Warren Buffett 13F Filing: 3 Massive Takeaways From Q4 Moves

Warren Buffett made a lot of buys and sells in the fourth quarter. Here are the most remarkable takeaways for Canadian investors!

close-up photo of investor Warren Buffett

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Warren Buffett released his fourth-quarter 13F filing this week, and there were some major takeaways for his fans.

The Oracle of Omaha trimmed his stake in Apple and select U.S. bank stocks, with new positions in oil behemoth Chevron and American telecom Verizon, as well as a top-up in T-Mobile. There were many other less remarkable moves, such as additions to some of his favourite health care stocks, but in this piece, we’ll focus on the three most remarkable moves that can assist value investors in their hunt for value.

While many pundits would argue that this market is expensive, overdue for a correction and that there’s a lack of bargains to be had, Warren Buffett’s fourth-quarter bets suggest that there is still plenty of value out there for contrarian stock pickers. And I think his recent moves should act as a clue as to where the biggest deals exist in today’s low-rate world.

Big oil isn’t dead

It’s not a mystery that Uncle Warren sees value in the ailing energy patch. This isn’t his first venture into the oil market, and it probably won’t be his last, following his massive US$4.1 billion stake in Chevron.

Buffett had previously bet on Albertan oil sands kingpin Suncor Energy, among many other oil plays. And while I’m surprised that the Oracle of Omaha didn’t back up the truck on Suncor shares on their latest dip, his vote of confidence in the energy sector is a sign that fossil fuels are not yet dead, although I’m sure many green energy investors would disagree.

In many prior pieces, I noted that if investors wanted to achieve above-average returns over time, they’d need to look to the ugliest areas of the market. While there’s no denying the secular downtrend faced by the oils, it’s vital to remember that the transition to renewable energy isn’t going to happen overnight.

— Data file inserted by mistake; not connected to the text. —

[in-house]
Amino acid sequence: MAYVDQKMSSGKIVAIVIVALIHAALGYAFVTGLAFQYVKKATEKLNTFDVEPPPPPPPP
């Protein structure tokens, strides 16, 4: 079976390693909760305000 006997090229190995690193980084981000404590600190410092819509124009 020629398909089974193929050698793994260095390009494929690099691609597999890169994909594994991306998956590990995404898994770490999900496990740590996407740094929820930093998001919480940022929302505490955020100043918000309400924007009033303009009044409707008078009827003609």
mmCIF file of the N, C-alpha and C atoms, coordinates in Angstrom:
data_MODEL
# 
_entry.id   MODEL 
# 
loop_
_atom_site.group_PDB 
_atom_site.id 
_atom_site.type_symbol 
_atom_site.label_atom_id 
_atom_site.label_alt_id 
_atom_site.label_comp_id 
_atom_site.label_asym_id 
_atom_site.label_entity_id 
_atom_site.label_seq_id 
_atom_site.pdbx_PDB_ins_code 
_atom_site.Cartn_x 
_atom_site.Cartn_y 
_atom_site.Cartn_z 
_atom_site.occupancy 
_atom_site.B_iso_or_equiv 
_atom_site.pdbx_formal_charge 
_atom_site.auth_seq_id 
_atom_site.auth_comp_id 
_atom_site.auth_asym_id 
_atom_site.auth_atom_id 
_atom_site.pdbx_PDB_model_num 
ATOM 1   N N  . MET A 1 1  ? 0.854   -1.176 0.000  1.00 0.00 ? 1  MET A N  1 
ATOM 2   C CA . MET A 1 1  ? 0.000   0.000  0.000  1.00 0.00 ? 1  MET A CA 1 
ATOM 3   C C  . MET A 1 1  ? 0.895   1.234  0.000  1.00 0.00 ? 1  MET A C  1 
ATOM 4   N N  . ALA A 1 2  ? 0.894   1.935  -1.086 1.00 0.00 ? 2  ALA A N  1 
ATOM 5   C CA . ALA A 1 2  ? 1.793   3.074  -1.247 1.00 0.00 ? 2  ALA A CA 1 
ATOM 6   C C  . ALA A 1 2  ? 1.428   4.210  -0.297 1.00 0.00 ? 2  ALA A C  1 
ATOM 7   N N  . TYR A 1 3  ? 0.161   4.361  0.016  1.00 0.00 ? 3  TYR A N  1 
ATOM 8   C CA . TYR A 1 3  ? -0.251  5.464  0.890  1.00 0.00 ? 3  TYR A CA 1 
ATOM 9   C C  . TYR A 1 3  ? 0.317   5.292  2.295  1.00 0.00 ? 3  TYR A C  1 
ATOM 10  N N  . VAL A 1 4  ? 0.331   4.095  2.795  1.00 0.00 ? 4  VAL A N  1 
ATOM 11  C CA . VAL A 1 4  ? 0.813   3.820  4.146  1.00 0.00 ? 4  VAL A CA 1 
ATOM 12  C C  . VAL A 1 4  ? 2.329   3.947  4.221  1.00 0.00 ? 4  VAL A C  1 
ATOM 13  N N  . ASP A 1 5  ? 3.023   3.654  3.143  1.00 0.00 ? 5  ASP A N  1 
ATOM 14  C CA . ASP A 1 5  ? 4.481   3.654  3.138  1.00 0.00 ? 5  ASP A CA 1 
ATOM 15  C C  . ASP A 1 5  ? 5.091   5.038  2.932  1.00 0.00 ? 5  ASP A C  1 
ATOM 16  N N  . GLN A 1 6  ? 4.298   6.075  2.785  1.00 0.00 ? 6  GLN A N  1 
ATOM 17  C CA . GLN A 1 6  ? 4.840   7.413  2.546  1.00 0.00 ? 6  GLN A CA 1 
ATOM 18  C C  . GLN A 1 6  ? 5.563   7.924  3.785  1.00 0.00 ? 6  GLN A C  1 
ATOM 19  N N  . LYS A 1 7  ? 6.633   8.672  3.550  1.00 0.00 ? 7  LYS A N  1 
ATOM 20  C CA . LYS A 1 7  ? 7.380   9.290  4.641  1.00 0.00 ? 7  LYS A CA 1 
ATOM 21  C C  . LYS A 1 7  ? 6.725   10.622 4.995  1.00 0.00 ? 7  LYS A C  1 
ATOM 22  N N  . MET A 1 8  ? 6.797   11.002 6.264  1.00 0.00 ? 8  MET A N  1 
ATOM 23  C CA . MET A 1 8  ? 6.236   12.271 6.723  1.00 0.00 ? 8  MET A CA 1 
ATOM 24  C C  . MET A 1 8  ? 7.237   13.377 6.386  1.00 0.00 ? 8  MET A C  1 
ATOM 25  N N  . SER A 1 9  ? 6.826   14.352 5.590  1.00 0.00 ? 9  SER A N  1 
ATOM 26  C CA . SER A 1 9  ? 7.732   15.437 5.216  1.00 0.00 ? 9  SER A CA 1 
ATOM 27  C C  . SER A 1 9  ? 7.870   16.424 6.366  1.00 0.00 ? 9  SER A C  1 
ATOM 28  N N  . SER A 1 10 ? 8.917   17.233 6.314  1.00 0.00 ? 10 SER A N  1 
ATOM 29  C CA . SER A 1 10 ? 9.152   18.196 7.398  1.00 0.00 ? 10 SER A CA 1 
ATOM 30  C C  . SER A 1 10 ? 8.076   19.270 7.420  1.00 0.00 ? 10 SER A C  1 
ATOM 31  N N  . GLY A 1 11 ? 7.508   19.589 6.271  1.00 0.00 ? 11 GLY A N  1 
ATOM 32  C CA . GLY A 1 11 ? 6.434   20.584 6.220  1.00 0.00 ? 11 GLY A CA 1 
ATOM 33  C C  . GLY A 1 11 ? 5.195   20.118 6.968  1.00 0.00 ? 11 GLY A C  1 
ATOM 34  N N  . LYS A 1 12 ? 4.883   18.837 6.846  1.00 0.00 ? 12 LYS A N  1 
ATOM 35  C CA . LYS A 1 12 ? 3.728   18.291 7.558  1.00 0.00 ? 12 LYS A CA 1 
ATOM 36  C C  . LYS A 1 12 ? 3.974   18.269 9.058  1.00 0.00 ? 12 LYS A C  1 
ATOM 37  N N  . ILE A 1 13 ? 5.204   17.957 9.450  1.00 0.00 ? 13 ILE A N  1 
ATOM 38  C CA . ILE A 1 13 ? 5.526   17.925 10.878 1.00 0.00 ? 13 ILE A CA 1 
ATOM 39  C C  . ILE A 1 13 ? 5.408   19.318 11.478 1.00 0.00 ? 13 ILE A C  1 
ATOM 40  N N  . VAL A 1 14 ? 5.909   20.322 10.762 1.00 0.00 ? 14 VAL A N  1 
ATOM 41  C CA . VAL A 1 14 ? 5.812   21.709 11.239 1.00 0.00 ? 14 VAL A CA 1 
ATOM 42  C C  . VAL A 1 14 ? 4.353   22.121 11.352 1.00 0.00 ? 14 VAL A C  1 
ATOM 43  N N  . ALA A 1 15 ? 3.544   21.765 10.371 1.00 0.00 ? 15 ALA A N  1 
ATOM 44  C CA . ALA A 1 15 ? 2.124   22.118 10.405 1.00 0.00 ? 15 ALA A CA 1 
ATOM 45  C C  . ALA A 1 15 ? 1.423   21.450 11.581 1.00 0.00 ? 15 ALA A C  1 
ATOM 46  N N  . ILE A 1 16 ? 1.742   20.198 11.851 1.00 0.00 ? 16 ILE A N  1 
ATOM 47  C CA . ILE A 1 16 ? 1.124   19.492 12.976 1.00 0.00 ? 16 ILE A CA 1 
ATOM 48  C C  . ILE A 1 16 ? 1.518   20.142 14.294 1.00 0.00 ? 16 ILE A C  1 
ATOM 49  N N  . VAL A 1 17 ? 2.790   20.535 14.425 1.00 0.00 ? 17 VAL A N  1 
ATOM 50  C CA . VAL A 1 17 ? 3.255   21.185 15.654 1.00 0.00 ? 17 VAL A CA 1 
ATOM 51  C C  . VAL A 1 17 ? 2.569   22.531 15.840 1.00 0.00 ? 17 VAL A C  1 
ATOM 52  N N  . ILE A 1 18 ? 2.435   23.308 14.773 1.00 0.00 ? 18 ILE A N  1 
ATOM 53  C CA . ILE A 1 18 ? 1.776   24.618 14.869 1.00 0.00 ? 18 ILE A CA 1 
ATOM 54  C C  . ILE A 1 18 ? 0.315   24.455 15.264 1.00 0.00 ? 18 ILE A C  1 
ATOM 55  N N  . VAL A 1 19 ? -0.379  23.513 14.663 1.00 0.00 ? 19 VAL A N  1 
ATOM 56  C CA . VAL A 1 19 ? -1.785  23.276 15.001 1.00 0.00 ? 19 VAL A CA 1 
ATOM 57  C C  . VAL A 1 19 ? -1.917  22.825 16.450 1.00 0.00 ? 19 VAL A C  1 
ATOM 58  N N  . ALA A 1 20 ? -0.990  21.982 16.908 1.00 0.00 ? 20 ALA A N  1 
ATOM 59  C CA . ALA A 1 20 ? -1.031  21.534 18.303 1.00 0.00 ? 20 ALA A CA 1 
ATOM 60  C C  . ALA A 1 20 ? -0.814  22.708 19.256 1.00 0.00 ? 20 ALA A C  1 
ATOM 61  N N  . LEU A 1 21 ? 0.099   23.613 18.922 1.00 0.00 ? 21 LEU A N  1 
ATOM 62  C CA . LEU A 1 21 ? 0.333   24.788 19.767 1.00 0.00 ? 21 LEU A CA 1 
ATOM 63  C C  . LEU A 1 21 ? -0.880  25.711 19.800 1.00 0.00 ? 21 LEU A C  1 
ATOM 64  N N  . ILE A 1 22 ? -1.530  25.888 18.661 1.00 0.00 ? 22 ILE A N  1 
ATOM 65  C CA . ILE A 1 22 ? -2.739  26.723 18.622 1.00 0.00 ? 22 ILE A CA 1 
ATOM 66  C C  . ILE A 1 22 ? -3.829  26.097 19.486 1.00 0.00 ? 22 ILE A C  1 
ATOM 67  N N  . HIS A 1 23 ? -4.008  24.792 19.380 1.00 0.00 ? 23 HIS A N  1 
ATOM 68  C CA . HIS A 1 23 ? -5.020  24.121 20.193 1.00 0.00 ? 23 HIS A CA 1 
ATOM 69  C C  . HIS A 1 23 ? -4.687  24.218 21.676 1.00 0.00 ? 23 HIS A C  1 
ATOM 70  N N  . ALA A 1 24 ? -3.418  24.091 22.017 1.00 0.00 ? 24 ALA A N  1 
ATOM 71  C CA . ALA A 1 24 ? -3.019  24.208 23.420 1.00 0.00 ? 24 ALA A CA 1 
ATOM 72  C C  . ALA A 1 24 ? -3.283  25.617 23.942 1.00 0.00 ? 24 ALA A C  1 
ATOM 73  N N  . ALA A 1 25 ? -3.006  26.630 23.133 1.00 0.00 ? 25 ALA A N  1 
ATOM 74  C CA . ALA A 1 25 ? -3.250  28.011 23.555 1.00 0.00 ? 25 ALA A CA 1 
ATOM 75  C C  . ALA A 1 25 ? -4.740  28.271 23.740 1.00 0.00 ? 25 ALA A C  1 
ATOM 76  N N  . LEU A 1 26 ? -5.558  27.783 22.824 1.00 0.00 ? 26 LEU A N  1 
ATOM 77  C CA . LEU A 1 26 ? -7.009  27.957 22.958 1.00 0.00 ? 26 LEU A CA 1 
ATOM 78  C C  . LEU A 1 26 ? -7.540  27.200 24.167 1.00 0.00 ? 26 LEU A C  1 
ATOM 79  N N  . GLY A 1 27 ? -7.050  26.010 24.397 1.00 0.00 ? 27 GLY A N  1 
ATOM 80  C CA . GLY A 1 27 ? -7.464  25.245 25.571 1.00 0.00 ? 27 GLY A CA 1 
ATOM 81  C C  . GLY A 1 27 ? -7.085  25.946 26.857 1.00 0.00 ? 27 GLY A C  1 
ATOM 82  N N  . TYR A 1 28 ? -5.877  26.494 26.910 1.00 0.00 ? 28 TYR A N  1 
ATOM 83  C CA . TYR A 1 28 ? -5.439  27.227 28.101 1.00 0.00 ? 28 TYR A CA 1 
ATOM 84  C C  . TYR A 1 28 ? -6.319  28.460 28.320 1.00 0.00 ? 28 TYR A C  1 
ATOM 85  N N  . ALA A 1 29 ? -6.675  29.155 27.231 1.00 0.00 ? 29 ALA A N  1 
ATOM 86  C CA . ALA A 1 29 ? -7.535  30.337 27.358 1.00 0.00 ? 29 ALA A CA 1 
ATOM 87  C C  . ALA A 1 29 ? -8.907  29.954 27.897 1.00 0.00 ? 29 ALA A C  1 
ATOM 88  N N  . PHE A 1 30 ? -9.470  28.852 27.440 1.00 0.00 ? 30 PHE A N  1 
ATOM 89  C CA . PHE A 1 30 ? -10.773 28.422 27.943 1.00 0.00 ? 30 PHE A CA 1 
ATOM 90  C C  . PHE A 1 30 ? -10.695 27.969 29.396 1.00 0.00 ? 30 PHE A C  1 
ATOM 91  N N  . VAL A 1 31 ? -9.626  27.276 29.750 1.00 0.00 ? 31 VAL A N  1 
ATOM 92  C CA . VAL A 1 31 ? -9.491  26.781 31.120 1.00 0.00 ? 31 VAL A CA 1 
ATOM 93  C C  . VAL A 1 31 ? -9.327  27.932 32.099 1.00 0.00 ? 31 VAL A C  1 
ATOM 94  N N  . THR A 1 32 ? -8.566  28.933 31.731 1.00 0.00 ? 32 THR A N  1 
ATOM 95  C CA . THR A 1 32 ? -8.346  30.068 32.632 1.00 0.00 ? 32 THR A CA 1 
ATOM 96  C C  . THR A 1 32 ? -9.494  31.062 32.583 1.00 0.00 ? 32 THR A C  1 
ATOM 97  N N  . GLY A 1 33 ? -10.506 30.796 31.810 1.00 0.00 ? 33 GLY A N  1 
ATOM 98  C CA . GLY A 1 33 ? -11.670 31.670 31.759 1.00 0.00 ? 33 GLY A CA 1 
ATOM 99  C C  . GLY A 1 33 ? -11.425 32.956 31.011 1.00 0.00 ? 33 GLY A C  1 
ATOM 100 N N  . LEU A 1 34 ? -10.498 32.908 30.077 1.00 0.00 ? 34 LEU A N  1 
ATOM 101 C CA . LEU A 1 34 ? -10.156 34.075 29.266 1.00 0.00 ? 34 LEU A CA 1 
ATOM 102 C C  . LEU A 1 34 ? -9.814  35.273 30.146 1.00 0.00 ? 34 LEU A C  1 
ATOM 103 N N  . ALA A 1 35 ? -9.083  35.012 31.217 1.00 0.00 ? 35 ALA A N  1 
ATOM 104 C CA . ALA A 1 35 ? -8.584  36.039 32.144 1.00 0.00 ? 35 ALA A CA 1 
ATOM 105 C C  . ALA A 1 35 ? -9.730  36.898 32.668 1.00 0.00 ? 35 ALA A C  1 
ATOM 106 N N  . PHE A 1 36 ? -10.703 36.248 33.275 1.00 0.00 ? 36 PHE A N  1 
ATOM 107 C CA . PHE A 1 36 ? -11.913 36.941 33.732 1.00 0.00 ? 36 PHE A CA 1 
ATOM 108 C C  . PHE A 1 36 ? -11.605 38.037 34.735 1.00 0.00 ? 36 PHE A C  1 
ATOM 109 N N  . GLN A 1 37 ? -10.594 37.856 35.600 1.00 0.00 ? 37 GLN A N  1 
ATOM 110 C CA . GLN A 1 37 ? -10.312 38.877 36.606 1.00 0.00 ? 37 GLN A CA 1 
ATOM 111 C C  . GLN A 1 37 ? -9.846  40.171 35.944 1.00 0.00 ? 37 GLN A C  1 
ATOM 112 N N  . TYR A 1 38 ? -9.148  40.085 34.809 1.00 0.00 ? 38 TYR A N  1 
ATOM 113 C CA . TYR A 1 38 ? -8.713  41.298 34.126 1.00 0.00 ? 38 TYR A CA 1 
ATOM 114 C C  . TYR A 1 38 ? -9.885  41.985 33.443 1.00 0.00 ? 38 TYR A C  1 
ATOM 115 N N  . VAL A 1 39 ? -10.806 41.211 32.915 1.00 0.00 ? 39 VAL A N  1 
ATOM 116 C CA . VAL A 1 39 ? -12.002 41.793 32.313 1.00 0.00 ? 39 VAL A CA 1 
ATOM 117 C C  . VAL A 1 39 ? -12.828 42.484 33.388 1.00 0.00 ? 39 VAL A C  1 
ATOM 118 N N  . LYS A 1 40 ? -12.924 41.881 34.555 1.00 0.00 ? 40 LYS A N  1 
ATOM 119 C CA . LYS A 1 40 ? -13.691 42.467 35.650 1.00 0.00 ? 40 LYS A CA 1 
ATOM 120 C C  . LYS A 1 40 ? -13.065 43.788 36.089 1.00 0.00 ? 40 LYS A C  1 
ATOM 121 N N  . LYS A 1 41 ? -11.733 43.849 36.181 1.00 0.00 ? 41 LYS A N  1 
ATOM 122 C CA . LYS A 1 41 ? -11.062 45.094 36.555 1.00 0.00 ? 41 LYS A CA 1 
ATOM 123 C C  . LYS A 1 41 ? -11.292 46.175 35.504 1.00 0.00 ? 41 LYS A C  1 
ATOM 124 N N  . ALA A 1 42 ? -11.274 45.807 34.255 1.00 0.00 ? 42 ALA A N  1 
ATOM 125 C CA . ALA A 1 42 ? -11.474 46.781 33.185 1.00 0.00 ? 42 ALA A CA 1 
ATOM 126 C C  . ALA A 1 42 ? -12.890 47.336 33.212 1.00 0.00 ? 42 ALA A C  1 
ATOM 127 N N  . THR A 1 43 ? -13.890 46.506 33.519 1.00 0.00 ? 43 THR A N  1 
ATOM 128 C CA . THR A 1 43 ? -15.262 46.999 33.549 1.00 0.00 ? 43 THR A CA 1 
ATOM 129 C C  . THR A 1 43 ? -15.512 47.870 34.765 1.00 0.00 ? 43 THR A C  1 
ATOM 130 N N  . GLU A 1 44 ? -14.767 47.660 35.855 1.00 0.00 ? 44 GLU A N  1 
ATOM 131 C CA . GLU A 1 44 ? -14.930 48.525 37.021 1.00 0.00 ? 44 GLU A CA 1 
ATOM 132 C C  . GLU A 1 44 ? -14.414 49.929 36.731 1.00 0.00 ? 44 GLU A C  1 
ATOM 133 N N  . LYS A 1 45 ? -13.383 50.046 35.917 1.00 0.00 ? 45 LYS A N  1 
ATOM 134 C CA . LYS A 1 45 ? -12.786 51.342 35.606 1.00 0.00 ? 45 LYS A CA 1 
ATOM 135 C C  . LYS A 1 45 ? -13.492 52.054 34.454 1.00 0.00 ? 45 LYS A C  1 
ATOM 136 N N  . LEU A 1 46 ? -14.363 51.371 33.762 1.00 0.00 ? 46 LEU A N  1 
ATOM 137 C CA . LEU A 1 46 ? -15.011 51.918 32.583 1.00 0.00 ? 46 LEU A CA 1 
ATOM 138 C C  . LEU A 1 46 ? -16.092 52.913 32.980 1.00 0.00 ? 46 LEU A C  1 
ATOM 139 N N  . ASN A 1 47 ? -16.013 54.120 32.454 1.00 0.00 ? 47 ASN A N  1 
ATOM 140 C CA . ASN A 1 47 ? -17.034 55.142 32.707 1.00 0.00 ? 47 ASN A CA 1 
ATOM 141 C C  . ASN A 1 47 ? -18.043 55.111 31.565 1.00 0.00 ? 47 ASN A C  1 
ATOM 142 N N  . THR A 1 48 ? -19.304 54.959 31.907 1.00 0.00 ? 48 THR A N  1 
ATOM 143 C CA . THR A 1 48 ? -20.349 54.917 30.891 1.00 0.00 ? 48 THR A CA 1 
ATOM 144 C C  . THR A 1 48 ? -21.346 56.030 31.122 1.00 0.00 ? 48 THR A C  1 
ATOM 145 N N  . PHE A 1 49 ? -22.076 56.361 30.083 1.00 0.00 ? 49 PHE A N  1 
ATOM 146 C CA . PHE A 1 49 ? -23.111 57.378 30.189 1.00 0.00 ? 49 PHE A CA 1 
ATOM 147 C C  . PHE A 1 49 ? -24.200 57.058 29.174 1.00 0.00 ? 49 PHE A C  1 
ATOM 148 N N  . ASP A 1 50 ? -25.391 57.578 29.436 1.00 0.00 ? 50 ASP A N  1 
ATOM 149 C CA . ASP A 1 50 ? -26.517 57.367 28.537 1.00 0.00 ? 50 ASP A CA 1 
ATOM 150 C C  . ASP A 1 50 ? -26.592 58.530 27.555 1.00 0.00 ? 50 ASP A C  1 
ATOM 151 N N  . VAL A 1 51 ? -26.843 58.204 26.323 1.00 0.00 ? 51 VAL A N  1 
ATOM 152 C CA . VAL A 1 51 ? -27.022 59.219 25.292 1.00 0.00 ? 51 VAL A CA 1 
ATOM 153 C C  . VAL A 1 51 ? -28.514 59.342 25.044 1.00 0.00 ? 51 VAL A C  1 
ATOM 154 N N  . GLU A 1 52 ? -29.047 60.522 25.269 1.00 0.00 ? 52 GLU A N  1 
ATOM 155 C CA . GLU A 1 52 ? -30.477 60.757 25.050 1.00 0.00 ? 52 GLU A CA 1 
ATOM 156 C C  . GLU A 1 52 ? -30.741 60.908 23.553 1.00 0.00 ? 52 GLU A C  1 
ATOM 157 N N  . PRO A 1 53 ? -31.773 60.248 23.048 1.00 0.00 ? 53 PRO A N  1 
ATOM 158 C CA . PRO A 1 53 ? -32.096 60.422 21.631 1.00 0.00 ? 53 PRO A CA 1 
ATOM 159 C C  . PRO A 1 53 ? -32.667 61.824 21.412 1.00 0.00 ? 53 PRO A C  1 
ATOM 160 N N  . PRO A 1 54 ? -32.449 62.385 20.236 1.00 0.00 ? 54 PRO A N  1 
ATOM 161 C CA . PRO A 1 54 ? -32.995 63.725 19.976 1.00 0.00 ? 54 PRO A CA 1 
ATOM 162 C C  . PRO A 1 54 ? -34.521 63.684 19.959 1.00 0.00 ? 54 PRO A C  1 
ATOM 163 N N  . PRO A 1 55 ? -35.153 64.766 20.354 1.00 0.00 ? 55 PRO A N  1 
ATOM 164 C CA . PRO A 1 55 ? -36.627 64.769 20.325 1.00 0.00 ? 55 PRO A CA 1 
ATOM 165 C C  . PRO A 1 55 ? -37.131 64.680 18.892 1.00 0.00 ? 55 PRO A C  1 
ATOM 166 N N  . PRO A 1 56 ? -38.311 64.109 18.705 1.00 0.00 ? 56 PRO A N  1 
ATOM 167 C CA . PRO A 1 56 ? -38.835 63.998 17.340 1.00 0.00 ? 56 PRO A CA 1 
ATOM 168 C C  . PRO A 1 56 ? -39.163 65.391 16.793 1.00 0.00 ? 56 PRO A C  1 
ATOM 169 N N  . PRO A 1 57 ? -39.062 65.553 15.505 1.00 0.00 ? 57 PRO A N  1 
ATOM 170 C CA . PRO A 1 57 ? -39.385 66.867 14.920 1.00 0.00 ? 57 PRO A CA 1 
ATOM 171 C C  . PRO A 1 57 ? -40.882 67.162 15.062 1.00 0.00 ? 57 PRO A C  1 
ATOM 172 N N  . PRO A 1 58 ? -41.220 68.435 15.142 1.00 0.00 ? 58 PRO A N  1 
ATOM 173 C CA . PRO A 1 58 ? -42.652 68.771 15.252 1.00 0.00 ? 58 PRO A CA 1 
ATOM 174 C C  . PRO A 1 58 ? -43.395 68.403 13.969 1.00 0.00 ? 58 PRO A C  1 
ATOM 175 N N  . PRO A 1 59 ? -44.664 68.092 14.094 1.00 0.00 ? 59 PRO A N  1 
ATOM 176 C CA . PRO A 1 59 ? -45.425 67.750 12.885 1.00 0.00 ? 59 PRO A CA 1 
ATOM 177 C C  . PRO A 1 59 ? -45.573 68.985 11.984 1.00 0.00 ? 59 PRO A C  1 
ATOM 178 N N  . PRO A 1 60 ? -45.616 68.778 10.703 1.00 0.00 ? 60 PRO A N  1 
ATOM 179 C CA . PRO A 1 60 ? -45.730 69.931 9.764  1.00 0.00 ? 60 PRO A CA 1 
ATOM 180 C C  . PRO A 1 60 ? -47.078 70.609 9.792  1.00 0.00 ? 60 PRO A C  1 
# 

There’s still gushing cash flows and value to be had with today’s battered energy giants. Just ask Warren Buffett!

Warren Buffett’s Verizon bet suggest the big telecoms reek of value

It’s official: Warren Buffett is a massive bull on U.S. telecom companies after buying up US$8.6 billion worth of Verizon shares in the quarter ended December 31. With big bets top competitor T-Mobile, it’s clear that Warren Buffett is a fan of the industry as a whole.

With a potential 5G wireless tech boom on the horizon, it’s not a mystery as to why the man scooped up shares amid what I believe to be a temporary bout of weakness.

In numerous prior pieces, I noted that the telecoms would be among the first to recover from the COVID-19 crisis fully — and that contrarians had an opportunity to lock-in a sizeable yield alongside big capital gains in a return to normalcy.

BCE, a Canadian telecom behemoth, is my top pick on this side of the border. I think it makes for a great Canadian way to ride on Warren Buffett’s coattails.

Defensive growth at a discount?

Finally, Warren Buffett has been betting big on his favourite basket of health care stocks. The industry offers defensive growth through and after this horrific pandemic. Moreover, his bets on a wide number of pharmaceutical plays suggest that he sees deep value in the industry as a whole.

The Foolish takeaway for Warren Buffett fans

Warren Buffett seems to see value in the energy, telecom, and health care sectors. He’s right on the money and I therefore would encourage bargain hunters to look to these bruised areas of the market for a better shot at above-average results over time.

This article represents the opinion of the writer, who may disagree with the “official” recommendation position of a Motley Fool premium service or advisor. We’re Motley! Questioning an investing thesis — even one of our own — helps us all think critically about investing and make decisions that help us become smarter, happier, and richer, so we sometimes publish articles that may not be in line with recommendations, rankings or other content.

Fool contributor Joey Frenette owns shares of Apple. David Gardner owns shares of Apple. The Motley Fool owns shares of and recommends Apple. The Motley Fool recommends T-Mobile US.

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